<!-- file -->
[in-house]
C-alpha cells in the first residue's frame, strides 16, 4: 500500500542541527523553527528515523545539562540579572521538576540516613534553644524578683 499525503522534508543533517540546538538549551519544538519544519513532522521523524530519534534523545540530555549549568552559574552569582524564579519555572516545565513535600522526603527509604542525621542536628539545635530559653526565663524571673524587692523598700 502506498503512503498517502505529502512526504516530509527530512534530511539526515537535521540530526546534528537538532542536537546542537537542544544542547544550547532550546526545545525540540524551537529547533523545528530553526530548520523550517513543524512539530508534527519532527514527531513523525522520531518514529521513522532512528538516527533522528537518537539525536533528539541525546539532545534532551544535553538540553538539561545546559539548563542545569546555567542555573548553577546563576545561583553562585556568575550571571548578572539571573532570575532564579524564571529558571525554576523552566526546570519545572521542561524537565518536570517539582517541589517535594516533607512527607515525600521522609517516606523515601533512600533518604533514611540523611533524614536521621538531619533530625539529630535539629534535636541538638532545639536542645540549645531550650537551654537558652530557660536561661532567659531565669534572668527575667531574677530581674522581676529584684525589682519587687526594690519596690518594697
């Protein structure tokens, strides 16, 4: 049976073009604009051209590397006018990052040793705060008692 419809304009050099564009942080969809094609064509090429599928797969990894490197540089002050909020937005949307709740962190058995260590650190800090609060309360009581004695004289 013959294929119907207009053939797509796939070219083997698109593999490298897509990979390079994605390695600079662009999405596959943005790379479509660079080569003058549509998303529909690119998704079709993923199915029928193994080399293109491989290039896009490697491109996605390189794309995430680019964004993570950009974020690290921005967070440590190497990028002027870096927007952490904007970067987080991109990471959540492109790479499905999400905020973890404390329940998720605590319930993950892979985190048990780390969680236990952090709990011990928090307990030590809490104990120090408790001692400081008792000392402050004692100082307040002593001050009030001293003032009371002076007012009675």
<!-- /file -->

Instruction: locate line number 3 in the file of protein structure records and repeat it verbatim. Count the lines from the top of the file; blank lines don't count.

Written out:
């Protein structure tokens, strides 16, 4: 049976073009604009051209590397006018990052040793705060008692 419809304009050099564009942080969809094609064509090429599928797969990894490197540089002050909020937005949307709740962190058995260590650190800090609060309360009581004695004289 013959294929119907207009053939797509796939070219083997698109593999490298897509990979390079994605390695600079662009999405596959943005790379479509660079080569003058549509998303529909690119998704079709993923199915029928193994080399293109491989290039896009490697491109996605390189794309995430680019964004993570950009974020690290921005967070440590190497990028002027870096927007952490904007970067987080991109990471959540492109790479499905999400905020973890404390329940998720605590319930993950892979985190048990780390969680236990952090709990011990928090307990030590809490104990120090408790001692400081008792000392402050004692100082307040002593001050009030001293003032009371002076007012009675």